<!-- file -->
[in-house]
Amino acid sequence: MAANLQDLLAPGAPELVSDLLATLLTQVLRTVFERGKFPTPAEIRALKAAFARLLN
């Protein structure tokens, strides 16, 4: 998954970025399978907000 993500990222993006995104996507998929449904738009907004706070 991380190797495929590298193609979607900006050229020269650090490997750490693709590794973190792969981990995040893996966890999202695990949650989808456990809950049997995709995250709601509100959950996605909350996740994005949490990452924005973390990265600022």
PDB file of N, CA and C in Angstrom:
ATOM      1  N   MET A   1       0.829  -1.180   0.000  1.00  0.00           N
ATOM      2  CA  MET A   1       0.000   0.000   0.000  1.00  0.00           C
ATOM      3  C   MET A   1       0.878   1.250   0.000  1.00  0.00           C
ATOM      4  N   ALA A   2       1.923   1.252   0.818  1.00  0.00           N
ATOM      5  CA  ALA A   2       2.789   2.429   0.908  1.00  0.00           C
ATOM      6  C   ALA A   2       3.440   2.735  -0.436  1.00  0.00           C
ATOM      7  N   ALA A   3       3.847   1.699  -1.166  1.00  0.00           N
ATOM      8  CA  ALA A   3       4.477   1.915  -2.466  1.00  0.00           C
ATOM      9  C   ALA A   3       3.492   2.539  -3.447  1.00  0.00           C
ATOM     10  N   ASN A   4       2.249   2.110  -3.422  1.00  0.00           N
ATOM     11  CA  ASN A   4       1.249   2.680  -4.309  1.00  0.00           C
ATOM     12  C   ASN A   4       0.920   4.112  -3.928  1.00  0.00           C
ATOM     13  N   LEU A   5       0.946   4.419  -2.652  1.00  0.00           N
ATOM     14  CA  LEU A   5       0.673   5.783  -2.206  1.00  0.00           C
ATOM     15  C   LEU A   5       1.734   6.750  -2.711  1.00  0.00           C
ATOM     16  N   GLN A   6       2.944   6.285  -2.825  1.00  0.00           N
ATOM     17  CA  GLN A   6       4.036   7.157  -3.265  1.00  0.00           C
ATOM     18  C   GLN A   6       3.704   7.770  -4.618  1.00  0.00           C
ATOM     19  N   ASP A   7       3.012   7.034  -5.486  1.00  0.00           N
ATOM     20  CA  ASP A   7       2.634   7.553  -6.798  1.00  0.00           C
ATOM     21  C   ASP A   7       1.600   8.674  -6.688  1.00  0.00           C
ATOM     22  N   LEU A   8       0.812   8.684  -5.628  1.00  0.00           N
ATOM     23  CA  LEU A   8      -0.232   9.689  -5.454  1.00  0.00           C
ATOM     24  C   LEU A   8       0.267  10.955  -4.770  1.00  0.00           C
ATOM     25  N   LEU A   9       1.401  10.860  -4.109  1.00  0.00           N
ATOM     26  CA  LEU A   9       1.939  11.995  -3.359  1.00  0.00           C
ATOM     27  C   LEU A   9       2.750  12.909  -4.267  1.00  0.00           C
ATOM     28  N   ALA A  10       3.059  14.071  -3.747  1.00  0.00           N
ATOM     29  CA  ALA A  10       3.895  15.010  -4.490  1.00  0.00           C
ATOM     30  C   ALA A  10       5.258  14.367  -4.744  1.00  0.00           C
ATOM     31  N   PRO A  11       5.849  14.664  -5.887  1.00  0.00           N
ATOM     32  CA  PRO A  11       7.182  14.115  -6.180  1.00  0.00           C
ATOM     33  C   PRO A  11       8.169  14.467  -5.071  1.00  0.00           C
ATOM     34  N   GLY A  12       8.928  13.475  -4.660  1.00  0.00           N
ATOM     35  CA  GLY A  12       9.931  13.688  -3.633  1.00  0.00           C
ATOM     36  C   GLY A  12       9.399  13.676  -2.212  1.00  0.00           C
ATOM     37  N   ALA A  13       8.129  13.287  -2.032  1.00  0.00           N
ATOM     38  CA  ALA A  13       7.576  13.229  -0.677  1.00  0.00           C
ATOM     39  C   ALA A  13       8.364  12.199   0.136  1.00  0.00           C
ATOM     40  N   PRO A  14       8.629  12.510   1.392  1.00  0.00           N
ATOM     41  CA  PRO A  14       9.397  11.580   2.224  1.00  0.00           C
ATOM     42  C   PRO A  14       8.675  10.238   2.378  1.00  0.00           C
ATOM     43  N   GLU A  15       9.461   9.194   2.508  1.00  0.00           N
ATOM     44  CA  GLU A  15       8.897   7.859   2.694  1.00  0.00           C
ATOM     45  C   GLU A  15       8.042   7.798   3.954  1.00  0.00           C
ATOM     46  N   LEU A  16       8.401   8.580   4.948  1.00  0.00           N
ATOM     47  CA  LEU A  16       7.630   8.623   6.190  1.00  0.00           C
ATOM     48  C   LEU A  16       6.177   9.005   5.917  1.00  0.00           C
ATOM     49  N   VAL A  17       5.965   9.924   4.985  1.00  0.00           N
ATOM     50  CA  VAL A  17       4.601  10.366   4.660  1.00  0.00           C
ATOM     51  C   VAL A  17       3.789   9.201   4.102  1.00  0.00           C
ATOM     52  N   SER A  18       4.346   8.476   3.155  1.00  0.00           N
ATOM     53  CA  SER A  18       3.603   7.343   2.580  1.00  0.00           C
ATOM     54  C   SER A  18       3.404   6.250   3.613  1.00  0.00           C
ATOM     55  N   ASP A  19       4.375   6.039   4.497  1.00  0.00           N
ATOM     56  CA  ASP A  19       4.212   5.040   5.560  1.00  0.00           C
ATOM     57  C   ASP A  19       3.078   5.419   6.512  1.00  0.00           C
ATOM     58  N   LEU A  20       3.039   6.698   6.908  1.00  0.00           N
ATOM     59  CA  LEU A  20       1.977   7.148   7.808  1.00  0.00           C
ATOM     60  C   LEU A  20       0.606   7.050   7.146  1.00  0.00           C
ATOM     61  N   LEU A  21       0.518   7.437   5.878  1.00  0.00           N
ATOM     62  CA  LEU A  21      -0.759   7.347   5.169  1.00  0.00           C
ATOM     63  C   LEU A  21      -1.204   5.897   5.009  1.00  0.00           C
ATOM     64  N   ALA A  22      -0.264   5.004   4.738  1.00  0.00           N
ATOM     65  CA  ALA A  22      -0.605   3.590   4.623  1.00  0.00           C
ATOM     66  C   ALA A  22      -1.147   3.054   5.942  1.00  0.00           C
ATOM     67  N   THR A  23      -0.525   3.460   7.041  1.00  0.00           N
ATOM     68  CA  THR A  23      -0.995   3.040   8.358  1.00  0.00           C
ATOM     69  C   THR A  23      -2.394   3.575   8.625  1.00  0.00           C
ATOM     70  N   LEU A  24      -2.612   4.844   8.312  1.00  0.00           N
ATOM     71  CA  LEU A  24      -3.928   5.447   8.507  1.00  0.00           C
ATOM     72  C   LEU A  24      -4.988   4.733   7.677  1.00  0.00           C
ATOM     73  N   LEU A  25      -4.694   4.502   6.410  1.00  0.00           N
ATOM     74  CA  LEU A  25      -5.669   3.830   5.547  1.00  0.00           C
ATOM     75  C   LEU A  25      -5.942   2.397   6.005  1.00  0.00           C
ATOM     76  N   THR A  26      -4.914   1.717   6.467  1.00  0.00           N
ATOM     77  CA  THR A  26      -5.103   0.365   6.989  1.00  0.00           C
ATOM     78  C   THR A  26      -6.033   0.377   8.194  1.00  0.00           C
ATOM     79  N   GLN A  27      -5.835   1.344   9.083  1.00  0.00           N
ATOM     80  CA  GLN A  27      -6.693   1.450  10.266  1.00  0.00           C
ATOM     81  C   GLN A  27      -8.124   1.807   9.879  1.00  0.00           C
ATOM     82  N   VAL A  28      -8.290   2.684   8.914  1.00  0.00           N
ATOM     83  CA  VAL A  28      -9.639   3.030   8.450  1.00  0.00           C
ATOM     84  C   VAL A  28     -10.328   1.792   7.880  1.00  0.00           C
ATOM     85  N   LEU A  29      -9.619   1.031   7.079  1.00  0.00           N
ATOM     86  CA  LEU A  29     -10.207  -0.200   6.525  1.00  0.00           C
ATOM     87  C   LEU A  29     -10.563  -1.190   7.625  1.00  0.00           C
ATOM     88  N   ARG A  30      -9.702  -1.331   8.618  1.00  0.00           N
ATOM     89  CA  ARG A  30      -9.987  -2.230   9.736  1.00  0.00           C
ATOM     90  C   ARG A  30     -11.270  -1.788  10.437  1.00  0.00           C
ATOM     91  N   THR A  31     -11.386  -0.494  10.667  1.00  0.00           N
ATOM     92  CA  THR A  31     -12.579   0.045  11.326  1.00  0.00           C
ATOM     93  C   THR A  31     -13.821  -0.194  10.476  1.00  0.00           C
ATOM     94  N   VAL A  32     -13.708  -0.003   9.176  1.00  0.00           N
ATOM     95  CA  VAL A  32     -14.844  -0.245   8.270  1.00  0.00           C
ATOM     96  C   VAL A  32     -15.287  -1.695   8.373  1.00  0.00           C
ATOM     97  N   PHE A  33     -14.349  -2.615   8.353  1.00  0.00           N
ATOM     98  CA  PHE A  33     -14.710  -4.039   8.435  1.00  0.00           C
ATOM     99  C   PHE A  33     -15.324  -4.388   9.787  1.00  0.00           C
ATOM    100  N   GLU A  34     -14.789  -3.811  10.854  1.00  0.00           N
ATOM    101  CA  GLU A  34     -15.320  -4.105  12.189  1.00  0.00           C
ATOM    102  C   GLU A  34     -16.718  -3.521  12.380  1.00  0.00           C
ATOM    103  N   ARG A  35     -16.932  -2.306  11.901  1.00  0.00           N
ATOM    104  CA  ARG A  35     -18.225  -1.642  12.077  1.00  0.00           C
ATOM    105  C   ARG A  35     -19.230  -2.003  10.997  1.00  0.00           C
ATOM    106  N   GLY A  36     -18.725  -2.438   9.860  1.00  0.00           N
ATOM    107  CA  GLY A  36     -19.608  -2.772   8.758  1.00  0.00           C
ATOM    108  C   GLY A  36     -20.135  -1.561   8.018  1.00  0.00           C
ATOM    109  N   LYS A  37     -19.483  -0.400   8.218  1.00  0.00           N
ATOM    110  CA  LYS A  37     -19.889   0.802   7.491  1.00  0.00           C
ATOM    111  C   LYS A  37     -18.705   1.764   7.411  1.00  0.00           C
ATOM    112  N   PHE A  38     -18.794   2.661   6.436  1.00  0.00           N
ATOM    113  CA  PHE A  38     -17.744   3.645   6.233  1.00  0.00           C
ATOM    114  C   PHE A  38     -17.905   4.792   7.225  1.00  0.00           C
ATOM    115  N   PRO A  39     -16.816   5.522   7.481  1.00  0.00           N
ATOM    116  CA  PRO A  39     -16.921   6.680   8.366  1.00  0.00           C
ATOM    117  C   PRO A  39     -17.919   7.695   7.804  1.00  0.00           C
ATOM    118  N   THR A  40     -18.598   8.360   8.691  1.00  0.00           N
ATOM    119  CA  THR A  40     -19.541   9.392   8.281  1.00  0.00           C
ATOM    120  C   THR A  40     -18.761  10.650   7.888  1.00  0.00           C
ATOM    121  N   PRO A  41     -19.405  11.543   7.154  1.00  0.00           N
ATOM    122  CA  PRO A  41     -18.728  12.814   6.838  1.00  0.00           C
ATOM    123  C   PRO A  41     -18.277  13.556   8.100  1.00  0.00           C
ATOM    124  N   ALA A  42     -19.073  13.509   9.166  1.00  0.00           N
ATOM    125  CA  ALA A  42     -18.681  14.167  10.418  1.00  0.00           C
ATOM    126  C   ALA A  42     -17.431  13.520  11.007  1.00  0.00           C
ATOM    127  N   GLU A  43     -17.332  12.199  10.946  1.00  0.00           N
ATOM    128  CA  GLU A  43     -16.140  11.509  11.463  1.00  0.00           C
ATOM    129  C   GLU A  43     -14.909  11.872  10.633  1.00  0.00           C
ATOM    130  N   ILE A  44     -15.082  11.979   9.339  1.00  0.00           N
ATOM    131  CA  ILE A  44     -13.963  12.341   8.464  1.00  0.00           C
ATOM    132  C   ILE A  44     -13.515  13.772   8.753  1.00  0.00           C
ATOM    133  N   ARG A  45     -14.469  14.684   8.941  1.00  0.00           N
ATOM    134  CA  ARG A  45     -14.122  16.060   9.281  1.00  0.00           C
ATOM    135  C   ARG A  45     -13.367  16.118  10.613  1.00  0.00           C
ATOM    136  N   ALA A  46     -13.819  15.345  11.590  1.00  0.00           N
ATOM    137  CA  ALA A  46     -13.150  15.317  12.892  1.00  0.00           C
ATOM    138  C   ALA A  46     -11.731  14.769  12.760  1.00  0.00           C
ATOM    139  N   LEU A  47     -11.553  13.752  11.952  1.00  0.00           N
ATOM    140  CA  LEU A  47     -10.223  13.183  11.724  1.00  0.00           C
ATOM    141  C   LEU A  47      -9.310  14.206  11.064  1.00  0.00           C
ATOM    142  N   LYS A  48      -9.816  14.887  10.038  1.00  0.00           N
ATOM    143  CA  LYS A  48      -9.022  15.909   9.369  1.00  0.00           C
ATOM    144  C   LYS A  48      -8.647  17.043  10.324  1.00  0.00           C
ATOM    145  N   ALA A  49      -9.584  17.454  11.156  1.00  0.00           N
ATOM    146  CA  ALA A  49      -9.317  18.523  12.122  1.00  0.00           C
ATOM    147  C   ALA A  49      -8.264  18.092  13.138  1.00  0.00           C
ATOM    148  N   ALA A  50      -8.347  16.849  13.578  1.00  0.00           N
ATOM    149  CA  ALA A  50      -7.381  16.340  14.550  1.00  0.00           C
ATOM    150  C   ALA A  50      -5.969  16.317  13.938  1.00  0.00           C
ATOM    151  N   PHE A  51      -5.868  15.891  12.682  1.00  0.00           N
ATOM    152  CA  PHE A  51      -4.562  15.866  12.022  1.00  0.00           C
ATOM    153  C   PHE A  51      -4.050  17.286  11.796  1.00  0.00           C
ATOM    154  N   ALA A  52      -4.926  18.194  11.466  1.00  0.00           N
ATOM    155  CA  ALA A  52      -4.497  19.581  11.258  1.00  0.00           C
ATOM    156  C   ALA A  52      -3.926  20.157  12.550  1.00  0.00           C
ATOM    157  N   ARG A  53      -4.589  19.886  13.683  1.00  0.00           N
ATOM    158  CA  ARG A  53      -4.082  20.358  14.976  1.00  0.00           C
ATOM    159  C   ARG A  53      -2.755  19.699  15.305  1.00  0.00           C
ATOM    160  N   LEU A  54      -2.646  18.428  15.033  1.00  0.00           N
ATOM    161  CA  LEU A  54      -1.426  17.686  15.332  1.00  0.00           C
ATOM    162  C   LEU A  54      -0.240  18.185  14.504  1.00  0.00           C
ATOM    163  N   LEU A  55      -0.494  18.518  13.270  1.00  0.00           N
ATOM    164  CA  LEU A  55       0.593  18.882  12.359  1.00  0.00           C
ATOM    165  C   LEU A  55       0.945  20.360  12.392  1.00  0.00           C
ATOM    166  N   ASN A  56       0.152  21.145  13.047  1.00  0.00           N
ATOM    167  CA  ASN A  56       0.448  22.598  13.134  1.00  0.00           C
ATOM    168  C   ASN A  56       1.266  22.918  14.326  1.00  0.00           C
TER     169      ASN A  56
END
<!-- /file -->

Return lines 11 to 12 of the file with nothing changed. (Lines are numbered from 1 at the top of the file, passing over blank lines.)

ATOM      7  N   ALA A   3       3.847   1.699  -1.166  1.00  0.00           N
ATOM      8  CA  ALA A   3       4.477   1.915  -2.466  1.00  0.00           C